Saying No to Kids Can Actually Make Them Happier
Making our kids happy is inherently reinforcing. Any hint of happiness we’re able to provide them seems to multiply exponentially inside of us, so that even the tiniest little smile makes us want to jump for joy. I remember when my son smiled “for real” for the first time. Up until that point, my husband and I were content as new parents to simply admire our newborn; however he was, fussy or calm, groggy or alert. It didn’t matter to us. And then, the day came when our baby smiled on purpose at something we did! Ever since then, we’ve pretty much been obsessed with trying to get him to laugh.
Happiness in a world with limits
But it doesn’t just feel good to make our kids happy; we seem to view it as a moral imperative and perhaps even the ultimate goal of parenting, at least within our North American culture. It strikes me that this may be why so many of us have a difficult time saying “no” to our kids. We falsely equate the temporary lapse in our children’s happiness (when they’re denied a coveted object or experience) with our own poor parental performance. We all want to have a healthy relationship with our children and nobody wants to be a bad parent.
So here’s the truth: Saying “no” to our kids isn’t only essential to being a good parent, it’s critical to our children’s happiness.
When kids are never told “no,” they get used to a world without limits. This isn’t a problem as long as they continue to have unrestricted access to anything they want. But this isn’t realistic, even for the most fortunate and well-off kids. Eventually, circumstances arise in which a definitive line has to be set. A toddler gets a hold of a sharp pair of scissors, for example, or an unlicensed teen wants to take the car out for a spin. Inevitably the proverbial “foot” has to be put down.
For kids who have limits set for them on a fairly consistent basis, being told “no” is relatively easy to handle. There’s disappointment, of course, and perhaps a temporary flare up of frustration, but this is nothing compared to the feelings that kids who’ve never had limits set for them experience. Upon hearing “no,” these kids aren’t merely disappointed, they’re absolutely miserable. Sometimes, they’re full of rage. They’re mad at their parents for not letting them have what they want, of course, but even angrier at the fact that they’ve been duped into thinking that they live in a world in which they can have, do, and yes, be anything they want.
Preparing for natural boundaries
Now I’m not suggesting that we should use “no” to construct a narrow and limited reality for our children. We all want our kids to grow up imagining possibilities in life; believing that the sky’s the limit. What I am suggesting is that we can and should use “no” to help prepare our kids for the natural barriers and setbacks that are bound to crop up throughout their lives. Not to mention the fact that “no” helps children appreciate what they have, rather than fixate on what they don’t have. Saying “no” to our kids not only protects them from feelings of entitlement, but also prevents them from taking things for granted.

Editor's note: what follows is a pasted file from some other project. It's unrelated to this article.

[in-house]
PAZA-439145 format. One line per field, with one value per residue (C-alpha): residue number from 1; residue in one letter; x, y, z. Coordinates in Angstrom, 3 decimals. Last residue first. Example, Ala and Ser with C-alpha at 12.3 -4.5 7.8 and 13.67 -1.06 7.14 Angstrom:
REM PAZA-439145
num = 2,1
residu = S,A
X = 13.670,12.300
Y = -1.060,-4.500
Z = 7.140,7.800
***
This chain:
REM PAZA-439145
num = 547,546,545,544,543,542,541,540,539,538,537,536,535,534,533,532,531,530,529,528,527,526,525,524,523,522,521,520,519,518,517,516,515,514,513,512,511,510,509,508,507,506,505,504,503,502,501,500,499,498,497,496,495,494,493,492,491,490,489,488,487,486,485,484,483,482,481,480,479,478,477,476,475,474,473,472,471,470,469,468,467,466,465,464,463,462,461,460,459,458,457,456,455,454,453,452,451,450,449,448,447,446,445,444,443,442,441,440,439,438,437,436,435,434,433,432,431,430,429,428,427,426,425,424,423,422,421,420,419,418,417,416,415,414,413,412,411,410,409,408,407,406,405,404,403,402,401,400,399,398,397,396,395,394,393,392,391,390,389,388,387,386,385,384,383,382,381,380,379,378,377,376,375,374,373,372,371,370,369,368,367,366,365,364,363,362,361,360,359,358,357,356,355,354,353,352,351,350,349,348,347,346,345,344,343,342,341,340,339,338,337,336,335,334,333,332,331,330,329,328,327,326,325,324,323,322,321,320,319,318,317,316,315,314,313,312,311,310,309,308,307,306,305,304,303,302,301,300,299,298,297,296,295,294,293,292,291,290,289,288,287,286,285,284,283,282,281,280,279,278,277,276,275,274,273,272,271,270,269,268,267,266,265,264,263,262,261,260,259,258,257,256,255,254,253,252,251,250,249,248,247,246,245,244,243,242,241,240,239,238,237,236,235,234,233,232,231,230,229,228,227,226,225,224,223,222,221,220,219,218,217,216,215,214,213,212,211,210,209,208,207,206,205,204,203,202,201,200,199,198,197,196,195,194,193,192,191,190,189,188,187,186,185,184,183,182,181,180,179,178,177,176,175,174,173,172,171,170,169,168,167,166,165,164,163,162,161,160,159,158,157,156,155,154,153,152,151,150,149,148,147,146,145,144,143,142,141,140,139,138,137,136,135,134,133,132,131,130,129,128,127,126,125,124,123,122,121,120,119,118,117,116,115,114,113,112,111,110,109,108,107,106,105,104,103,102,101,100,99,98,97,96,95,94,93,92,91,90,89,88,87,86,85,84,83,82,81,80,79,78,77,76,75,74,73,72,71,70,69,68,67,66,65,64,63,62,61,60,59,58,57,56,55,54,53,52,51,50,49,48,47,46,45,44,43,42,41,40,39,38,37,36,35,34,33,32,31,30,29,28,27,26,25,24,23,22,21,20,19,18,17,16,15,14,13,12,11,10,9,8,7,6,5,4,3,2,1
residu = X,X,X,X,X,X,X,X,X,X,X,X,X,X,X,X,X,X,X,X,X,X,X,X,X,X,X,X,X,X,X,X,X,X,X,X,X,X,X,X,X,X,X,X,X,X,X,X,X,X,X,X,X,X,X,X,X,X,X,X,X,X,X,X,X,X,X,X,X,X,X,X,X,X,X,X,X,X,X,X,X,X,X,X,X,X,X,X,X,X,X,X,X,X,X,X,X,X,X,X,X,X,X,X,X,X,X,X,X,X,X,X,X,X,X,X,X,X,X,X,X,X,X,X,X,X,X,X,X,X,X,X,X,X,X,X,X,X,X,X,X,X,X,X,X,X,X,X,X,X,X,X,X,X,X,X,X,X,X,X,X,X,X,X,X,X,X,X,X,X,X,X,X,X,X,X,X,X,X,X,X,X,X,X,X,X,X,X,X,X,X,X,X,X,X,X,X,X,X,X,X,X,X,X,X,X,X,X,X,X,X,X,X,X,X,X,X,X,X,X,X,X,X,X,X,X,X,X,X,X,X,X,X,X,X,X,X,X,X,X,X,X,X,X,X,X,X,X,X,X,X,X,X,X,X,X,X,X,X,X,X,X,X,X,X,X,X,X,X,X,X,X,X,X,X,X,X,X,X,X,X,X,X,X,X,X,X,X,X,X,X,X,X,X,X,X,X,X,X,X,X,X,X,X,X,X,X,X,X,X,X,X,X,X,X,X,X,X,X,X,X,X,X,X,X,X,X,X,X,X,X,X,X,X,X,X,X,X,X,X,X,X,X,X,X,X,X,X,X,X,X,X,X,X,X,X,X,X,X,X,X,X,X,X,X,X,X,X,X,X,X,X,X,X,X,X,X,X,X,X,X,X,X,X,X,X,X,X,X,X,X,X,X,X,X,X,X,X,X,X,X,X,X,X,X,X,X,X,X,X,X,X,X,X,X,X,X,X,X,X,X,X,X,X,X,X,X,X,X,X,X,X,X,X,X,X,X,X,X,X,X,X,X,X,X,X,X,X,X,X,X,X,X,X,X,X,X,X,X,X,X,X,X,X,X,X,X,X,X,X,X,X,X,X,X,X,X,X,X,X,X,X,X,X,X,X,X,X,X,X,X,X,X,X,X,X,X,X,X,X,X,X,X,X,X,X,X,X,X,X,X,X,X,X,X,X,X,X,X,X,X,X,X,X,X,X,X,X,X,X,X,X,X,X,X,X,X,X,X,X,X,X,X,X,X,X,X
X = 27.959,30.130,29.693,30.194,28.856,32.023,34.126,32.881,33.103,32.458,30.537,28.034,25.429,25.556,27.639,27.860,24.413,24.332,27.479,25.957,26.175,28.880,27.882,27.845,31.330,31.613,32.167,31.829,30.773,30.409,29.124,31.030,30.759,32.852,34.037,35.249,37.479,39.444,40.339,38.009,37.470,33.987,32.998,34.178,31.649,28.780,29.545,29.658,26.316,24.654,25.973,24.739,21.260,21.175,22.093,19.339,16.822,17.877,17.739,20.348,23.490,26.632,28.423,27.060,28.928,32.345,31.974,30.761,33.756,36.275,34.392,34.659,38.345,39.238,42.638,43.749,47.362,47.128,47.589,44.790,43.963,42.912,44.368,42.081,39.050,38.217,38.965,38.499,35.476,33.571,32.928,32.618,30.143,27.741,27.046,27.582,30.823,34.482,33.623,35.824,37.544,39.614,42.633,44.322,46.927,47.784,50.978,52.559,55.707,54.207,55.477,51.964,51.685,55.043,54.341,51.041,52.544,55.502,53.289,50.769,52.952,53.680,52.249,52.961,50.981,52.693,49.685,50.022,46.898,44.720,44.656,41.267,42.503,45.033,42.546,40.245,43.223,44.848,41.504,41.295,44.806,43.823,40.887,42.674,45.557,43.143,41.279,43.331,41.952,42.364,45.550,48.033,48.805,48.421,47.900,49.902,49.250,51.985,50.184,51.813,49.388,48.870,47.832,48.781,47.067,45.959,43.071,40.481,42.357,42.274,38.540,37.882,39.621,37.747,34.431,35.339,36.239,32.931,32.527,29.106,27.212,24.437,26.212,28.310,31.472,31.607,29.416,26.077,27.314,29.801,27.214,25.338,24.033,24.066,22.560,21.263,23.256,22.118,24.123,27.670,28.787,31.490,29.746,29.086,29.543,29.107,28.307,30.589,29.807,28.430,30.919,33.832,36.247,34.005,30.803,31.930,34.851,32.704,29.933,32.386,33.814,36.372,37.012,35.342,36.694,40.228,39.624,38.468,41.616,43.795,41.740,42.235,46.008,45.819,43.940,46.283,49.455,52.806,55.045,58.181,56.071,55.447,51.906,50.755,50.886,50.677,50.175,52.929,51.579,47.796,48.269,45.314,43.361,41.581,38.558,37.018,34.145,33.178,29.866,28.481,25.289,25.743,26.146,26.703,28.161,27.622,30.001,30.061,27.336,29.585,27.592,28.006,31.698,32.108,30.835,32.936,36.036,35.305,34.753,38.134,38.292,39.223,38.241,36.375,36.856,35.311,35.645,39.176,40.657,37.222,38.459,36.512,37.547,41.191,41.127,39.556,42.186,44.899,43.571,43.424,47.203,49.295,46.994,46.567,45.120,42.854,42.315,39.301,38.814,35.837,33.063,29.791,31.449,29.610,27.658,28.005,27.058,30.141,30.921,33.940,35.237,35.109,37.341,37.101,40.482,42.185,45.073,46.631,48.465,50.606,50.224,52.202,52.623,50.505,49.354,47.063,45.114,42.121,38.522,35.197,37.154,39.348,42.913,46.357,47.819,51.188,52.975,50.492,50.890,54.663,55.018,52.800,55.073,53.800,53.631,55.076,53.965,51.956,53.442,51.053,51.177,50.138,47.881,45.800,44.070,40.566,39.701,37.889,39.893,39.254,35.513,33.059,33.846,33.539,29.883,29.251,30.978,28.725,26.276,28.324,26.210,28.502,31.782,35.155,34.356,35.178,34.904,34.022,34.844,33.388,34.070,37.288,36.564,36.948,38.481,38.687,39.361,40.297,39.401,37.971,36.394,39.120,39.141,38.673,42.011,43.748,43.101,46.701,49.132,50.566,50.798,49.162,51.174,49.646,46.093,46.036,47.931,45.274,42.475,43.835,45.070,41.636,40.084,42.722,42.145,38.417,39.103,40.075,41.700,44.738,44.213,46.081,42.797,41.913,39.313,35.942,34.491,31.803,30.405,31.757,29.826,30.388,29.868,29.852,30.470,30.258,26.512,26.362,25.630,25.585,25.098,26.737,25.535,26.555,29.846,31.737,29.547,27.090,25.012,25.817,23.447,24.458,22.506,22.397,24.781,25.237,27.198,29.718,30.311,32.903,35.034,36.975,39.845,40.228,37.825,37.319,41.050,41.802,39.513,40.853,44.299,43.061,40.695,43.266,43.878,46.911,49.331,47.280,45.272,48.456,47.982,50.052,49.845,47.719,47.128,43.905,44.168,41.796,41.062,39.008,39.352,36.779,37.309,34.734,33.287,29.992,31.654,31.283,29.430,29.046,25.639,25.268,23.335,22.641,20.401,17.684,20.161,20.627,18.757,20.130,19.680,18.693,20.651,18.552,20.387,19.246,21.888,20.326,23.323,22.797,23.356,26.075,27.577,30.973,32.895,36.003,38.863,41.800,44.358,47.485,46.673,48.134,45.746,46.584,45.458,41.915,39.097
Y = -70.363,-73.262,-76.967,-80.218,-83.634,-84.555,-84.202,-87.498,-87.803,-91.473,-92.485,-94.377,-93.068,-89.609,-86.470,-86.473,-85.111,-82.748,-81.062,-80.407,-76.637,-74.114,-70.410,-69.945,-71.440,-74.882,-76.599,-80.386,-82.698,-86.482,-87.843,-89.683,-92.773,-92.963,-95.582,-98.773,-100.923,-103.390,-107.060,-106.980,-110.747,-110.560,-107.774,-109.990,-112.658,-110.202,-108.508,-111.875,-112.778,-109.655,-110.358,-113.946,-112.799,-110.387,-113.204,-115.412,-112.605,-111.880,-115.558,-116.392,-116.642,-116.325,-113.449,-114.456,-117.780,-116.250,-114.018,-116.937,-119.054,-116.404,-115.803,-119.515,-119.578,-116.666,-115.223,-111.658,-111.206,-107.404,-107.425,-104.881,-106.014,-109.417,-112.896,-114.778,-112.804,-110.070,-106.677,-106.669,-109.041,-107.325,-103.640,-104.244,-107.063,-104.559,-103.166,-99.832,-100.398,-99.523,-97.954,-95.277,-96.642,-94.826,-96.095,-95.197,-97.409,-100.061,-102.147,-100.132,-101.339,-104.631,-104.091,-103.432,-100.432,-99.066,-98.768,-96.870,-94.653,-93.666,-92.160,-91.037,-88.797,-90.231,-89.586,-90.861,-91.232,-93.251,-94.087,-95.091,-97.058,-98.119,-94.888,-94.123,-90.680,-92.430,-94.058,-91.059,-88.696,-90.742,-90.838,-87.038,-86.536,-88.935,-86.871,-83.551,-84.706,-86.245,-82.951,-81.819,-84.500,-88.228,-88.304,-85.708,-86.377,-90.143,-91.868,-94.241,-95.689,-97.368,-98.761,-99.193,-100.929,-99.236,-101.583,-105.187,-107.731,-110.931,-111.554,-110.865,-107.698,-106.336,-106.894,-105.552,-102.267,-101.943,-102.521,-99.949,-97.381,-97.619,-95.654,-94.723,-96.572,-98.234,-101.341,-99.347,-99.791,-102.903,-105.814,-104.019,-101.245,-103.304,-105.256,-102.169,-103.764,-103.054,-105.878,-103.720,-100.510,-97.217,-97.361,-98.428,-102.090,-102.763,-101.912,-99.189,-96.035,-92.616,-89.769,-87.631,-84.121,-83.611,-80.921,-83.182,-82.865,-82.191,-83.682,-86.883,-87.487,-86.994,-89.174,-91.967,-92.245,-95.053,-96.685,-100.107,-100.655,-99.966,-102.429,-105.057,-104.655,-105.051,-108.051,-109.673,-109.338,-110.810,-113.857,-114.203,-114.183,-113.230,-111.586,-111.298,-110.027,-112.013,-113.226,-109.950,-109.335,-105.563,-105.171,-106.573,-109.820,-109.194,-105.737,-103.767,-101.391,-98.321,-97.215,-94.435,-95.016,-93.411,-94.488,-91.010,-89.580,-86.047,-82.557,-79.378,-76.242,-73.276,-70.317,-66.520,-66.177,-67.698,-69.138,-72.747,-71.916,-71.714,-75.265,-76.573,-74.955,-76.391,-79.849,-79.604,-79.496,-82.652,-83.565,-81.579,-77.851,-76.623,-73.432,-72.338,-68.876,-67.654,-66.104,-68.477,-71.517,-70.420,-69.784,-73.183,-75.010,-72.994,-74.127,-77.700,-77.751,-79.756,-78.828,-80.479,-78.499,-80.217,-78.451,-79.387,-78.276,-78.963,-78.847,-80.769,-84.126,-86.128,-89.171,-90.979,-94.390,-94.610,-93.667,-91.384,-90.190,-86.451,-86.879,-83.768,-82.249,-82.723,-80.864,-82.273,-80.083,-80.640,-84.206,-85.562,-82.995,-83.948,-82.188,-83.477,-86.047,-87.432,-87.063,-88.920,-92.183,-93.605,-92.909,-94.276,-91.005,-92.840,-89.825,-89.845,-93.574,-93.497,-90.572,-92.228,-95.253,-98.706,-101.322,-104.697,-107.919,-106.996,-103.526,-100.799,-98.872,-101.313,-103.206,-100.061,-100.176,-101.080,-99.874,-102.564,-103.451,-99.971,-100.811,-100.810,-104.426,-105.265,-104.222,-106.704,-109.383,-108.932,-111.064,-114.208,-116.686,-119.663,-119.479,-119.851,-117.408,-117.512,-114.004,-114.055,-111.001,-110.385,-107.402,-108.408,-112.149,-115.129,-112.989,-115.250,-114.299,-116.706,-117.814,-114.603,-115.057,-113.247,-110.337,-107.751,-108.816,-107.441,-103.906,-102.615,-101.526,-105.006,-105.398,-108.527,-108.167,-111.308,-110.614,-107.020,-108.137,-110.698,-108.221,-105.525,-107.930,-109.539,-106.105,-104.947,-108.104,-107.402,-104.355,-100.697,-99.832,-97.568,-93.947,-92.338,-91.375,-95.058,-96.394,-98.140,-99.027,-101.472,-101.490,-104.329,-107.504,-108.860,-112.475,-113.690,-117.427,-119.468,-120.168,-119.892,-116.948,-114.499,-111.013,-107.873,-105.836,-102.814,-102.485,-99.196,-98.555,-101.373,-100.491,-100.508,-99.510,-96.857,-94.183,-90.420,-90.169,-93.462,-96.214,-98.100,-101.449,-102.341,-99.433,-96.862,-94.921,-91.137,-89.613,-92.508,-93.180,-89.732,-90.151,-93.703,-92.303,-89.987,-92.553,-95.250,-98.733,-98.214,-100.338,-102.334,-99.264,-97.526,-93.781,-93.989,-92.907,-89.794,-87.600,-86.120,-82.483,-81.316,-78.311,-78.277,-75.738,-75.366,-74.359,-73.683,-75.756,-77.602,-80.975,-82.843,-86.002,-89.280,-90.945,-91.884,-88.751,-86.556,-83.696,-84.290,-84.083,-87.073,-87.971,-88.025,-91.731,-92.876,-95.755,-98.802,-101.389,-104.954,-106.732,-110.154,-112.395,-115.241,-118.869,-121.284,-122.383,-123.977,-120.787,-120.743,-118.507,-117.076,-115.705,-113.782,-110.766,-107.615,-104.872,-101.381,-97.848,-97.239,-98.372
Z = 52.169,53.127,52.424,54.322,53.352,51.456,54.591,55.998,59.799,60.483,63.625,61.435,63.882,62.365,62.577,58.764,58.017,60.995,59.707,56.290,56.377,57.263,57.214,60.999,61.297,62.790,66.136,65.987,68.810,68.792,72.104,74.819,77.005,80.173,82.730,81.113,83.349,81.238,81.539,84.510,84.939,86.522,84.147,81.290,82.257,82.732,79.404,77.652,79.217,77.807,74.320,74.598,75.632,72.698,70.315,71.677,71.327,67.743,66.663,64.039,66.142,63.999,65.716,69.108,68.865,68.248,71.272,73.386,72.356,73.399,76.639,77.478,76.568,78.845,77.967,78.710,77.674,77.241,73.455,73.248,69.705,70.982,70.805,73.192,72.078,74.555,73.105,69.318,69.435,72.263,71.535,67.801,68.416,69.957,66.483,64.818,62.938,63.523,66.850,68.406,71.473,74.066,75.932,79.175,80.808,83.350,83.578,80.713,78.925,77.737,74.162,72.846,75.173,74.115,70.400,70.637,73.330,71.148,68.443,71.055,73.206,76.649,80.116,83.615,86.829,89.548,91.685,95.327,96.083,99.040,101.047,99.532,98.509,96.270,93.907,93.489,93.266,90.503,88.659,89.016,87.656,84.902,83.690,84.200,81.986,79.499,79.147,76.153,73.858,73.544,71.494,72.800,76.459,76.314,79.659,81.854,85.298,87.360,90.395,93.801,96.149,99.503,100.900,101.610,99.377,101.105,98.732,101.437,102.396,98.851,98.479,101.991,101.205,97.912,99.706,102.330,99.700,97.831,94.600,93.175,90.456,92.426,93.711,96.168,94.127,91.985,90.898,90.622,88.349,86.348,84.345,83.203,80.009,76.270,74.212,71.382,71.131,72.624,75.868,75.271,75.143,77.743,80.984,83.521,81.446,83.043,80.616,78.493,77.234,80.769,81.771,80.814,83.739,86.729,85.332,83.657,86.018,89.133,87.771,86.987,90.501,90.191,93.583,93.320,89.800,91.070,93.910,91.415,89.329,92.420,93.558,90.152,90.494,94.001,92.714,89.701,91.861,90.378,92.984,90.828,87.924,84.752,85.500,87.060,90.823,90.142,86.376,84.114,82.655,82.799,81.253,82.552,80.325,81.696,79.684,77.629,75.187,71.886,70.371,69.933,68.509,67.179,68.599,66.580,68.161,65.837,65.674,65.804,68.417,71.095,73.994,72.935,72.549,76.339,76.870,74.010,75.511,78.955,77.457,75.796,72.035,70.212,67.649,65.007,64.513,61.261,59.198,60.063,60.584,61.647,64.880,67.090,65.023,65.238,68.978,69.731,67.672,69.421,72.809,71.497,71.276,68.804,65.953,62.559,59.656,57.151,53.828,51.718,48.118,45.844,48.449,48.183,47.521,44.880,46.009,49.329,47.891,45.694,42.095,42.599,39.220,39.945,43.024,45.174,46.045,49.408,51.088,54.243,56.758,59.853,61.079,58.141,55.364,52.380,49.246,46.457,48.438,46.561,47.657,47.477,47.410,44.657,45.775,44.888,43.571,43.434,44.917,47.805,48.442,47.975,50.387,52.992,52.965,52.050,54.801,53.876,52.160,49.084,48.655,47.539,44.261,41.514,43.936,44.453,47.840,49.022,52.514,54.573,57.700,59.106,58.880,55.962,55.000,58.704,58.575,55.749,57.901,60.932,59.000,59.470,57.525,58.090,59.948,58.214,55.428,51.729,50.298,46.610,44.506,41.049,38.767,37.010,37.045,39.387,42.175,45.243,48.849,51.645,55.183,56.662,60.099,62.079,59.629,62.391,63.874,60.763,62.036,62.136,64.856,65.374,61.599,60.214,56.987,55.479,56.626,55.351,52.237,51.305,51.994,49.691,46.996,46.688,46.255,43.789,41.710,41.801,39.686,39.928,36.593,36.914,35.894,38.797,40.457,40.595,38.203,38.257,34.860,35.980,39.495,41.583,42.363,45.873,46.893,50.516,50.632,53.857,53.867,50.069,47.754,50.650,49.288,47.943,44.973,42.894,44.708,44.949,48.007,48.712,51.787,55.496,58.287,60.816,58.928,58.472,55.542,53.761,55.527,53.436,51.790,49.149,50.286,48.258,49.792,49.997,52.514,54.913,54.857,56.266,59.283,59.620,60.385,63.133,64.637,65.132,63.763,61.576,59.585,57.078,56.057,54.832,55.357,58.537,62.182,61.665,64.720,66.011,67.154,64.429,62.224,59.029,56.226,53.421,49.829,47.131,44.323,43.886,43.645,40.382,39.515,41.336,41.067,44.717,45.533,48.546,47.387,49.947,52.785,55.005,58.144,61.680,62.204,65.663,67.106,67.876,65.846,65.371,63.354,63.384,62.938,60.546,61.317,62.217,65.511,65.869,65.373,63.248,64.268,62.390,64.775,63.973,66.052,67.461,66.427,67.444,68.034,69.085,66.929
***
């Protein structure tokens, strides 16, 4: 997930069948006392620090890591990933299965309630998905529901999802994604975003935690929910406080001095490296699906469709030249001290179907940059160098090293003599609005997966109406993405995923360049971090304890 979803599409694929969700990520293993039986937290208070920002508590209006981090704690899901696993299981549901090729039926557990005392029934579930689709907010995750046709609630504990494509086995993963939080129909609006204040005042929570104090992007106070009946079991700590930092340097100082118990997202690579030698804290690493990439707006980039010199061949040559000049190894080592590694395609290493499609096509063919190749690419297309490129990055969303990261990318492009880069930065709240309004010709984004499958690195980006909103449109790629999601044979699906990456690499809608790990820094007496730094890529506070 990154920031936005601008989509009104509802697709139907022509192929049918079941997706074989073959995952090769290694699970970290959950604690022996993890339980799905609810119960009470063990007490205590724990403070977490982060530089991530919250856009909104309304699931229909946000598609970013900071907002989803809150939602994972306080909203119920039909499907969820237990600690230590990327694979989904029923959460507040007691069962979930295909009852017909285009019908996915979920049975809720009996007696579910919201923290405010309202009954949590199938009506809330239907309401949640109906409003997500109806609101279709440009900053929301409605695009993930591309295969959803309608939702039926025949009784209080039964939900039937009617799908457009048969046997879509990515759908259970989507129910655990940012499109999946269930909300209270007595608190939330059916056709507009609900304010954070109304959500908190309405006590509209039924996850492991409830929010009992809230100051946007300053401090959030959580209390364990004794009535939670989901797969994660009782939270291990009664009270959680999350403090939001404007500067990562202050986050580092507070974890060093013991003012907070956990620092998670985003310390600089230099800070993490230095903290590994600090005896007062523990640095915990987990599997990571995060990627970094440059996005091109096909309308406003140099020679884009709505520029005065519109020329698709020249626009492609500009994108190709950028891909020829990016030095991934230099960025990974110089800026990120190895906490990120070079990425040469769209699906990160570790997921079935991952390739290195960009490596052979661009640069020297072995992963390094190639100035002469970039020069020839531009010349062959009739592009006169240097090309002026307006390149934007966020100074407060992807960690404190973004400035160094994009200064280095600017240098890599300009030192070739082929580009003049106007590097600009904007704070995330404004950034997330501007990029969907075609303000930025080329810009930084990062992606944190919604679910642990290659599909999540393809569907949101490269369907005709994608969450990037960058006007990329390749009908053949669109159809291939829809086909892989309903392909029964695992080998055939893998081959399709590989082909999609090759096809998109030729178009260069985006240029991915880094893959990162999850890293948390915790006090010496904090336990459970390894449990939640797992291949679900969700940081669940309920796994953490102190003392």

Here are a few ways to do it:
Stand your ground
That means no second-guessing, waffling back and forth, or allowing yourself to be swayed by an emotional plea, temper tantrum or guilt-trip. When you say “no,” stick to it, otherwise it will make saying “no” the next time that much harder.
Just because you know that saying “no” to your child is in her own best interest, this doesn’t mean that she’s going to see it that way. In fact, most likely, she’s going to see it the opposite way. So, we must be sensitive to the fact that the feelings that go along with being told “no” are real, whether they’re about a missed sleepover party or an extra chocolate chip cookie. We need to respond to our children’s feelings with genuine care, no matter how dramatically they behave at the time.
Say yes when you can
Before saying “no” ask yourself: do you really have to restrict whatever it is that your kids are pining for? Is it going to injure them in some way, physically, emotionally, psychologically or spiritually? Is it about a risk they could actually benefit from taking? Or is saying “no” simply a knee-jerk response to a complicated question you haven’t taken the time to consider. I encourage parents to carefully think through all of our children’s requests and say yes whenever possible.
Put the ball in their court
This means allowing your kids to arrive at the difficult decisions for themselves. Of course, this is the ideal scenario and it’s also the most difficult to accomplish since it involves laying a fair bit of parenting groundwork ahead of time. Think about it: In order for your kids to make a decision that’s contrary to their immediate desires, yet beneficial to their long-term interests, they must have critical thinking skills, sound judgment, impulse control, ethical principles and a strong moral fibre. They must be able to self-regulate and tell themselves “no” when it’s appropriate to do so–especially when you’re not there. Really, rather than trying to make our kids happy, shouldn’t teaching them how to find happiness for themselves be the ultimate goal of parenting?